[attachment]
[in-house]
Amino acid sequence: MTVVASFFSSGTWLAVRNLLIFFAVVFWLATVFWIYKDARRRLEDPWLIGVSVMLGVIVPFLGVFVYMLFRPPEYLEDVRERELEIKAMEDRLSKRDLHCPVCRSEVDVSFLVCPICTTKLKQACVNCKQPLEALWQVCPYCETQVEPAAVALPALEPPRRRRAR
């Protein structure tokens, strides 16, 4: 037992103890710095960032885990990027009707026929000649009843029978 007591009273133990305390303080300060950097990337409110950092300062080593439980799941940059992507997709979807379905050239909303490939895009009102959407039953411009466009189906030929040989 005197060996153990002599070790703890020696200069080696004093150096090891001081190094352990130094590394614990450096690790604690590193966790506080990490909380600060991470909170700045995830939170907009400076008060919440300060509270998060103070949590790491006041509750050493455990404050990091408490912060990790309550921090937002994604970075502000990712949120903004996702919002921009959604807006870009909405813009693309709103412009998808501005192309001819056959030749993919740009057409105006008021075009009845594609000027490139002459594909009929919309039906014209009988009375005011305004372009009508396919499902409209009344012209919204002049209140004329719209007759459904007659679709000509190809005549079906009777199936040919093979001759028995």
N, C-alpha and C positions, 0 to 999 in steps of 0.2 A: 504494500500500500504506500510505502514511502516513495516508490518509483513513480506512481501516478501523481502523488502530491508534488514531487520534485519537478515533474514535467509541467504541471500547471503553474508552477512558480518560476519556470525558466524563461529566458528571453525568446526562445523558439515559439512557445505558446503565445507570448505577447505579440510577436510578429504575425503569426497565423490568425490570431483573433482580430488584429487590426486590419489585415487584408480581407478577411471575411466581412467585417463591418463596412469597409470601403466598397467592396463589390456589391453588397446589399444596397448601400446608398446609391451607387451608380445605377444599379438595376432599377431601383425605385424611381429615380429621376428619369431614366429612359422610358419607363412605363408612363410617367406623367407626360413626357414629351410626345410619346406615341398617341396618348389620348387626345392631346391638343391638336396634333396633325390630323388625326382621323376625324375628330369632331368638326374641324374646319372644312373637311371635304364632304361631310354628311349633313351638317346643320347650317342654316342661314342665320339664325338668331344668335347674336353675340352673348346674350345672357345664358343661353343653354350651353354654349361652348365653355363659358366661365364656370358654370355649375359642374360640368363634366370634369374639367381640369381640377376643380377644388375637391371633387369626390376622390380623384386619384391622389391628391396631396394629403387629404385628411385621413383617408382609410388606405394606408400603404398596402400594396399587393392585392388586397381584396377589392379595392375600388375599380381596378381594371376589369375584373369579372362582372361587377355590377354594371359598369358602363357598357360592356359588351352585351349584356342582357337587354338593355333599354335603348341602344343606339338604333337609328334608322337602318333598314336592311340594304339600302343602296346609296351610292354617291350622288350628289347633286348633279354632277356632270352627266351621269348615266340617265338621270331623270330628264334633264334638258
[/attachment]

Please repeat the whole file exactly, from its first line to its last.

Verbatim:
[in-house]
Amino acid sequence: MTVVASFFSSGTWLAVRNLLIFFAVVFWLATVFWIYKDARRRLEDPWLIGVSVMLGVIVPFLGVFVYMLFRPPEYLEDVRERELEIKAMEDRLSKRDLHCPVCRSEVDVSFLVCPICTTKLKQACVNCKQPLEALWQVCPYCETQVEPAAVALPALEPPRRRRAR
């Protein structure tokens, strides 16, 4: 037992103890710095960032885990990027009707026929000649009843029978 007591009273133990305390303080300060950097990337409110950092300062080593439980799941940059992507997709979807379905050239909303490939895009009102959407039953411009466009189906030929040989 005197060996153990002599070790703890020696200069080696004093150096090891001081190094352990130094590394614990450096690790604690590193966790506080990490909380600060991470909170700045995830939170907009400076008060919440300060509270998060103070949590790491006041509750050493455990404050990091408490912060990790309550921090937002994604970075502000990712949120903004996702919002921009959604807006870009909405813009693309709103412009998808501005192309001819056959030749993919740009057409105006008021075009009845594609000027490139002459594909009929919309039906014209009988009375005011305004372009009508396919499902409209009344012209919204002049209140004329719209007759459904007659679709000509190809005549079906009777199936040919093979001759028995």
N, C-alpha and C positions, 0 to 999 in steps of 0.2 A: 504494500500500500504506500510505502514511502516513495516508490518509483513513480506512481501516478501523481502523488502530491508534488514531487520534485519537478515533474514535467509541467504541471500547471503553474508552477512558480518560476519556470525558466524563461529566458528571453525568446526562445523558439515559439512557445505558446503565445507570448505577447505579440510577436510578429504575425503569426497565423490568425490570431483573433482580430488584429487590426486590419489585415487584408480581407478577411471575411466581412467585417463591418463596412469597409470601403466598397467592396463589390456589391453588397446589399444596397448601400446608398446609391451607387451608380445605377444599379438595376432599377431601383425605385424611381429615380429621376428619369431614366429612359422610358419607363412605363408612363410617367406623367407626360413626357414629351410626345410619346406615341398617341396618348389620348387626345392631346391638343391638336396634333396633325390630323388625326382621323376625324375628330369632331368638326374641324374646319372644312373637311371635304364632304361631310354628311349633313351638317346643320347650317342654316342661314342665320339664325338668331344668335347674336353675340352673348346674350345672357345664358343661353343653354350651353354654349361652348365653355363659358366661365364656370358654370355649375359642374360640368363634366370634369374639367381640369381640377376643380377644388375637391371633387369626390376622390380623384386619384391622389391628391396631396394629403387629404385628411385621413383617408382609410388606405394606408400603404398596402400594396399587393392585392388586397381584396377589392379595392375600388375599380381596378381594371376589369375584373369579372362582372361587377355590377354594371359598369358602363357598357360592356359588351352585351349584356342582357337587354338593355333599354335603348341602344343606339338604333337609328334608322337602318333598314336592311340594304339600302343602296346609296351610292354617291350622288350628289347633286348633279354632277356632270352627266351621269348615266340617265338621270331623270330628264334633264334638258